The Morality of Human Rights

A Problem for Nonbelievers?

The masses blink and say: “We are all equal.—
Man is but man, before God—we are all equal.”
Before God! But now this God has died.
—Friedrich Nietzsche

 

Not all nonbelievers exude the breathtaking contempt that Nietzsche aims at democratic virtues and the innate rights of man. Yet the logic of his blast, with its linkage (albeit dismissive) of religion and morality, hints at a profound difficulty for our modern era. The morality of universal human rights is a precious achievement, but also an exceedingly fragile one.

If, as I suspect, there exists no plausible nonreligious ground for the morality of human rights, then the growing marginalization of religious belief in many societies that have taken human rights seriously—in particular, in many liberal democracies—has a profoundly worrisome consequence: it may leave those societies bereft of the intellectual resources to sustain the morality of human rights. His pleasure at this dilemma is what makes Nietzsche so ominous in retrospect; in his exhilarated snarl one hears an advance warning of the Holocaust.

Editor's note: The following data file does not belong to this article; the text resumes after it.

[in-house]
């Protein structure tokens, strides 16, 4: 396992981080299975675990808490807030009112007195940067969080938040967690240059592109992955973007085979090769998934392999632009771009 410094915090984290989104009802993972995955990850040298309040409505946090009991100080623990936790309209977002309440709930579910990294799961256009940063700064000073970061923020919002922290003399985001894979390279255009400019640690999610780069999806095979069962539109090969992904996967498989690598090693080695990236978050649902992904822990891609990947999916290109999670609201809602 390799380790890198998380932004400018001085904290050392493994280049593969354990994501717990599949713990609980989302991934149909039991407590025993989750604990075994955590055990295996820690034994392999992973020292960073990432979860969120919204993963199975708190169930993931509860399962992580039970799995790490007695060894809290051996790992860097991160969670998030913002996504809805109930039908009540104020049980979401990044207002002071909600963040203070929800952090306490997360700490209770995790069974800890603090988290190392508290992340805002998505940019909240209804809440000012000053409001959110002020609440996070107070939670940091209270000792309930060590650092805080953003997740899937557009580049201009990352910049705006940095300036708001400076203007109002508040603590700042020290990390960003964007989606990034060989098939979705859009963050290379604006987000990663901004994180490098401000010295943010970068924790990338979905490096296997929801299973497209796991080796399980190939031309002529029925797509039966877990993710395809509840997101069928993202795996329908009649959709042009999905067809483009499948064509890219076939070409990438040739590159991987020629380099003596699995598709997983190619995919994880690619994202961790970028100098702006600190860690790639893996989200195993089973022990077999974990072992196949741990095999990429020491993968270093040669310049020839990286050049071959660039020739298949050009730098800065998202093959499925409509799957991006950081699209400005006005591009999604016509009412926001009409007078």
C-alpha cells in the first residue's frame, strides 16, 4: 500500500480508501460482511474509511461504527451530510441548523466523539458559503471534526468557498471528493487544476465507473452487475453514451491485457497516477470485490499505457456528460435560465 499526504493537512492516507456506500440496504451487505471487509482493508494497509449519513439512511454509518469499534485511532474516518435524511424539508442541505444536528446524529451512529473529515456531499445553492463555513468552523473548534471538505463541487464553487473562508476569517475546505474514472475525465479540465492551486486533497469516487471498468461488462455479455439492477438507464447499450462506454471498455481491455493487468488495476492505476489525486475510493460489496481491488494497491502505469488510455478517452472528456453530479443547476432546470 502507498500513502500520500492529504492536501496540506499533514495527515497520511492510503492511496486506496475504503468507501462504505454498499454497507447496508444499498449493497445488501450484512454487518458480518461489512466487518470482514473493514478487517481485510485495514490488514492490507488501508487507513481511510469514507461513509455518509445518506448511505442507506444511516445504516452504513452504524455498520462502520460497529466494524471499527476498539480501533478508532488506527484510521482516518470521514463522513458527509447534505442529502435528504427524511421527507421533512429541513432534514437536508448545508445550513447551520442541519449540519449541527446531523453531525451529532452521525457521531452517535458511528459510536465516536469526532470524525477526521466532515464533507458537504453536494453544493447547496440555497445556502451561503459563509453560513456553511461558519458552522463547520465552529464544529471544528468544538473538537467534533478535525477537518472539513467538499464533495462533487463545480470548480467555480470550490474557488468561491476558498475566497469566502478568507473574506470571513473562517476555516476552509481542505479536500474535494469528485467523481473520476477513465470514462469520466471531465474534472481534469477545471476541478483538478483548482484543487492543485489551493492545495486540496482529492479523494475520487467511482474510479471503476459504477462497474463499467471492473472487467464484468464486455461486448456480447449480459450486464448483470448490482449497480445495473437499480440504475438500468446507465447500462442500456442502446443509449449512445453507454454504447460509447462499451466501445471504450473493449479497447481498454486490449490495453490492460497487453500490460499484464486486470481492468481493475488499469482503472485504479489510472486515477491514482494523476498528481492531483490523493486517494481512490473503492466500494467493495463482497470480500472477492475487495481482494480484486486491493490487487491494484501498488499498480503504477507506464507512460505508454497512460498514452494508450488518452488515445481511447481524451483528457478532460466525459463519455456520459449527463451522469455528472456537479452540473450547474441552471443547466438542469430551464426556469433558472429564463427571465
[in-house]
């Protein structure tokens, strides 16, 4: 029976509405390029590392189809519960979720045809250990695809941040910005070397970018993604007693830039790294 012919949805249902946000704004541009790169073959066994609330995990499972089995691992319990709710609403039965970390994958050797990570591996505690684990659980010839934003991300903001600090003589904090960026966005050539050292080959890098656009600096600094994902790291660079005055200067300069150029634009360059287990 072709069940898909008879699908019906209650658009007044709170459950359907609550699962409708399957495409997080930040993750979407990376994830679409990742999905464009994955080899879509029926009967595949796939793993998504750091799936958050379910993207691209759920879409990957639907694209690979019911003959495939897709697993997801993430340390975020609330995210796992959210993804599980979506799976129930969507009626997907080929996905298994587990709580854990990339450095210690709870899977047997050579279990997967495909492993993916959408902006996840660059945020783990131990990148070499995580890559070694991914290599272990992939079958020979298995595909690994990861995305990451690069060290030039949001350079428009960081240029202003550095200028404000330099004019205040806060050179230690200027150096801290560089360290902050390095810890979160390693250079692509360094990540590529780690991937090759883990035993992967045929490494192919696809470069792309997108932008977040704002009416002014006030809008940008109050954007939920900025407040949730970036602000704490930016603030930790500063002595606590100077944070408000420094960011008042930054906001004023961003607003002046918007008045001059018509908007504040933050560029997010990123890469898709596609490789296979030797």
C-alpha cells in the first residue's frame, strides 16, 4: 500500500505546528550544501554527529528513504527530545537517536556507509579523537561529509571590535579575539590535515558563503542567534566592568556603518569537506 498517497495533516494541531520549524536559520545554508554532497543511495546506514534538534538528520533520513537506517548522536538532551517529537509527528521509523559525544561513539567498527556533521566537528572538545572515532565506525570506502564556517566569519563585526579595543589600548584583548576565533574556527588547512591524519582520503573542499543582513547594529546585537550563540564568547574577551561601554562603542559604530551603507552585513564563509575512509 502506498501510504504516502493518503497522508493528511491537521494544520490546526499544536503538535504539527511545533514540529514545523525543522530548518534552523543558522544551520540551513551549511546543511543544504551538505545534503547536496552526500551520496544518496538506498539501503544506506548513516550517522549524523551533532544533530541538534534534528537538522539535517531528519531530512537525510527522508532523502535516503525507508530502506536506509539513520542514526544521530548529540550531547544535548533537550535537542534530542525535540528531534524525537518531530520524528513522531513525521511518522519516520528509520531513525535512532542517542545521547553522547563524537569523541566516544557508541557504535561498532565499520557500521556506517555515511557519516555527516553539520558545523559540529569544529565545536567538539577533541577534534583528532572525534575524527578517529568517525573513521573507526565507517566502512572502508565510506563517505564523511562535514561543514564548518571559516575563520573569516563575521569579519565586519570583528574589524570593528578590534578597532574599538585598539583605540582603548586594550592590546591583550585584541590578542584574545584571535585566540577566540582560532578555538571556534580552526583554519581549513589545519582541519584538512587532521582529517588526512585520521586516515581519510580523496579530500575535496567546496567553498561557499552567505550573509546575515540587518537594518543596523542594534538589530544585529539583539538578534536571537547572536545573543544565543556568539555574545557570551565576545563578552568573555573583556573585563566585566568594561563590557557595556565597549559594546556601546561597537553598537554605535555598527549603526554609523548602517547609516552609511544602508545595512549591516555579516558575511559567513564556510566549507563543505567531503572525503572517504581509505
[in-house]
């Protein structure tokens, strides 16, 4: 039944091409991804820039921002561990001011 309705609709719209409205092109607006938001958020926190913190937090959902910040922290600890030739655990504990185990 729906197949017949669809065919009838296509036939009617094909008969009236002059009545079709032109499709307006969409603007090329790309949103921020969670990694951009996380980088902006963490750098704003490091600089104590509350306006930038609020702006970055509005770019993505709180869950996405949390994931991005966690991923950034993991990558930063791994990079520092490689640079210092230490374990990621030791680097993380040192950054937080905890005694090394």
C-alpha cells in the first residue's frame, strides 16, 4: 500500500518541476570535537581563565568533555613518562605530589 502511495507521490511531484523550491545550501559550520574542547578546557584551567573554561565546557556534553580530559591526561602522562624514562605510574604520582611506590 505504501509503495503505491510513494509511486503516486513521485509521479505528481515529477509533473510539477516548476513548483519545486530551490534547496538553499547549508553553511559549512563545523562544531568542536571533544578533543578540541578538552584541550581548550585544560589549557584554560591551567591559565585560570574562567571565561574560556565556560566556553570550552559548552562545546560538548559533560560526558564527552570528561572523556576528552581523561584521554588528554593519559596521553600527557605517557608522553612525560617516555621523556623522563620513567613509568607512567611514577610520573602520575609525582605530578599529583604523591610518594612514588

Ours has been a dark and bloody time in history—indeed, the dark and bloody time. Even if you leave aside the staggering bloodshed unleashed in its two world wars, the list of twentieth-...

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About the Author

Michael J. Perry holds a Robert W. Woodruff University Chair at Emory University, where he teaches in the law school.